How to Dye Easter Eggs Naturally

*recipe and steps from

To Dye Easter Eggs Pink, You’ll Need

  • 2 cups water
  • 2 cups peeled, grated beets
  • 1-2 tablespoons white vinegar

See the “Three-Step Process for Dyeing Easter Eggs Naturally” section below for specific instructions on how to make the dye, prepare the hard boiled eggs, and then color the eggs.


To Dye Easter Eggs Orange, You’ll Need:

  • 2 cups yellow onion skins
  • Enough water to cover skins by 1 inch
  • 1-2 tablespoons white vinegar

Scroll down to the “Three-Step Process for Dyeing Easter Eggs Naturally” section below for detailed instructions.

To Dye Easter Eggs Yellow, You’ll Need:

  • 2 cups water
  • 1 tablespoon turmeric
  • 2 tablespoons vinegar creates

This recipe creates a vibrant yellow on white eggs and a deep gold on brown ones. The egg to the left of the one marked “turmeric” above is an example of what a brown egg looks like.

Other options: Strongly brewed chamomile tea creates a soft yellow.

See the “Three-Step Process for Dyeing Easter Eggs Naturally” section below for step-by-step instructions.


To Dye Easter Eggs Green or Blue, You’ll Need:

  • 2 cups shredded purple cabbage
  • Enough water to cover cabbage by 1 inch
  • 1-2 tablespoons vinegar

Brown eggs will turn green and white eggs will turn blue.

Other options: Strongly brewed hibiscus tea (with one tablespoon vinegar per cup) will create the dark green pictured in the photo at the top. Blueberries will create a slightly marbled blue color.

Natural Easter Egg Dye Recipes

My Three-Step Process for Dyeing Easter Eggs Naturally

In this three-step process you’ll make all the dyes first, then boil and prepare the eggs, and finally dye the eggs.

You’ll need:

  • Natural dye materials (shredded beets, turmeric, etc)
  • Filtered water
  • 1-2 tablespoons vinegar per dye color
  • Pots for simmering ingredients and boiling eggs
  • Mesh strainer
  • Small bowls or mason jars
  • Eggs
  • Coconut or olive oil (optional – for adding luster to eggs)


  1. Bring  the dye matter (cabbage, turmeric, etc.) and water to a boil. Turn heat down to low and simmer, covered, for 15-60 minutes until desired color is reached. Keep in mind that the eggs will be several shades lighter so it’s best to go for deep, rich hues.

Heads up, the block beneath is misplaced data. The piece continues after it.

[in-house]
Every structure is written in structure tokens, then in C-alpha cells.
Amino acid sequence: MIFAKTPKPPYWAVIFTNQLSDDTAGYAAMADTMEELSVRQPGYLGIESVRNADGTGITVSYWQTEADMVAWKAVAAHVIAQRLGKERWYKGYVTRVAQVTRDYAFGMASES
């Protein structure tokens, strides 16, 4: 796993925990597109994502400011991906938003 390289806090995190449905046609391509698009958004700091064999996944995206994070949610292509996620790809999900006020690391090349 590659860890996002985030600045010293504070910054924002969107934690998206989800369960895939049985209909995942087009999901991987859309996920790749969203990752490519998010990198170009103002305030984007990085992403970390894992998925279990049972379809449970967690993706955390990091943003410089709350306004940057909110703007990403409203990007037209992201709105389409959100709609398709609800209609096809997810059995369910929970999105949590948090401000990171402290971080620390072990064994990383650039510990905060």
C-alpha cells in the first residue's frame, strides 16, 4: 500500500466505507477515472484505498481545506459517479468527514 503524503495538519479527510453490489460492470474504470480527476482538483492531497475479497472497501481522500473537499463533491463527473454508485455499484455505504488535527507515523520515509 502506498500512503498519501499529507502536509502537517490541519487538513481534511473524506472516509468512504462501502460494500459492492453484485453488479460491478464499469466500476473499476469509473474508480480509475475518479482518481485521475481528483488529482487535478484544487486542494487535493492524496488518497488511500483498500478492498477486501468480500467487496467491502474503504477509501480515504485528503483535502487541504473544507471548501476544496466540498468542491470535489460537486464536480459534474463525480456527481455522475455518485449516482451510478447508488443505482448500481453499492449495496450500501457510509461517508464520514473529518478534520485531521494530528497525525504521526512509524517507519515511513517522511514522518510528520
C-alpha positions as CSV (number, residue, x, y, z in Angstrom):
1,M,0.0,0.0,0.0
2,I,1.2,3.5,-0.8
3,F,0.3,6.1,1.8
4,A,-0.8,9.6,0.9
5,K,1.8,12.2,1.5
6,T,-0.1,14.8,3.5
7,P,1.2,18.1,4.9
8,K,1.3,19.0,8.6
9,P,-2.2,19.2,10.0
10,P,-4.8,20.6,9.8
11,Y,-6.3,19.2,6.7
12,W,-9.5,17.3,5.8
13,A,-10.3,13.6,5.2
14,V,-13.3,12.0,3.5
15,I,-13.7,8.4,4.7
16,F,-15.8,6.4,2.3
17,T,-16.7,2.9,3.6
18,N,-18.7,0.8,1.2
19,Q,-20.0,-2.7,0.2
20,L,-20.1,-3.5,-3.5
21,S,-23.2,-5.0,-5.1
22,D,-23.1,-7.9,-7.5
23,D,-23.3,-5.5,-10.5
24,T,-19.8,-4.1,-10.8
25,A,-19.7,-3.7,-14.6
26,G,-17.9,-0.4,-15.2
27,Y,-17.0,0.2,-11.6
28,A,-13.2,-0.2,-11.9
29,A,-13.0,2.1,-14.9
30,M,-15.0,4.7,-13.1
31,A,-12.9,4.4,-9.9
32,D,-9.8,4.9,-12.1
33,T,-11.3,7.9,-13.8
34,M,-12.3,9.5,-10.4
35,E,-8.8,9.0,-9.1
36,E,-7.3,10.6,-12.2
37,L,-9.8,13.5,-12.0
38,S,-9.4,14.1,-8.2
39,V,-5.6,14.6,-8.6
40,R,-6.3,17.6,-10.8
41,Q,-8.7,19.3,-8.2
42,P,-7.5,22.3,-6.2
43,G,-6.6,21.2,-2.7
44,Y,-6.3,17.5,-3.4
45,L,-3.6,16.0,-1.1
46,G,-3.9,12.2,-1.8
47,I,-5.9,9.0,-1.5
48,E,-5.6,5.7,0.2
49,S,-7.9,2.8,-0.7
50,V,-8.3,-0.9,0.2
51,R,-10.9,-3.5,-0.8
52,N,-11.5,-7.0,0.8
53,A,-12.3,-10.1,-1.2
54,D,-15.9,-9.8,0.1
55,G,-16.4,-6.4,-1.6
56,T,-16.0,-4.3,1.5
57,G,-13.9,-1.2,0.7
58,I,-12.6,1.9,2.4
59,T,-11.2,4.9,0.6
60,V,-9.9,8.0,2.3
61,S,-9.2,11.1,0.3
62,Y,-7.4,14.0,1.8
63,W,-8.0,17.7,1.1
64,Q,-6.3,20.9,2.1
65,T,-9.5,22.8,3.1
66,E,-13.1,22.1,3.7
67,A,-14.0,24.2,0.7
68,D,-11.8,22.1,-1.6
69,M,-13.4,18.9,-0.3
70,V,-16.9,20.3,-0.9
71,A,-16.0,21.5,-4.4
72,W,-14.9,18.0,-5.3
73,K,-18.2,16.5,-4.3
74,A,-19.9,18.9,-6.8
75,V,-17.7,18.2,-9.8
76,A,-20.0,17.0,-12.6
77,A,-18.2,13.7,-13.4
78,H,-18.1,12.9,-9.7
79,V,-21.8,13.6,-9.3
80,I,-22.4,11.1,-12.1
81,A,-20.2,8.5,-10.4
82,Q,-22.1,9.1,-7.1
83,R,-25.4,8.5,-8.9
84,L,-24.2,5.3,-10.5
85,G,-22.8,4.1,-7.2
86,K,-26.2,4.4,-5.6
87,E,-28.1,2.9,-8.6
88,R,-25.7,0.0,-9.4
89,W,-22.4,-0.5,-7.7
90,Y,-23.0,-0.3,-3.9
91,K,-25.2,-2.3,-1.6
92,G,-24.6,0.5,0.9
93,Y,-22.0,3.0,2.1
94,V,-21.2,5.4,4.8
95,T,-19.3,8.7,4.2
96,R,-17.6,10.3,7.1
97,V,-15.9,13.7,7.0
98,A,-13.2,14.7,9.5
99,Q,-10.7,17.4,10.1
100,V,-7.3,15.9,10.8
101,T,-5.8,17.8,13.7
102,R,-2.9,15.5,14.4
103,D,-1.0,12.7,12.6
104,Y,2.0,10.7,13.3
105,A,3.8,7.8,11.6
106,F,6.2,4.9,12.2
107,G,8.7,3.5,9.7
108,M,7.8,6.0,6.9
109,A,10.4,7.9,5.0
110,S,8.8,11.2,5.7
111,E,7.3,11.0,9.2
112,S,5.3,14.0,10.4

2. Remove the egg dye from heat and let it cool to room temperature.
  3. Pour the dye through a mesh strainer into bowls/mason jars and add 1 tablespoon of vinegar for each cup of dye liquid.
  4. Add hard boiled eggs to the dye and place it in fridge until the desired color is reached. I started mine in the early afternoon and let them infuse overnight.


  1. Add the eggs to a medium pot and cover them with cold water. Bring the water to a hard boil, then turn off the heat and cover the pot. After 10 minutes, place the eggs in a bowl of cold water and let them sit until they’re cool to the touch.
  2. Drain the bowl and replace with warm, soapy water  – I use non-toxic castile soap. Gently rub the eggs with a washcloth or your thumb to remove oils that prohibit the natural dyes from adhering effectively to the egg shell.


  1. Lower the eggs into the dye and place them in the fridge. Soak until your desired color is reached. (We usually soak ours overnight.)
  2. When the eggs are ready scoop them out with a slotted spoon and place them on a drying rack or an upside down egg carton.
  3. Naturally-dyed eggs have a matte finish. If you’d like to add a little luster, rub with a drop or two of coconut or olive oil.

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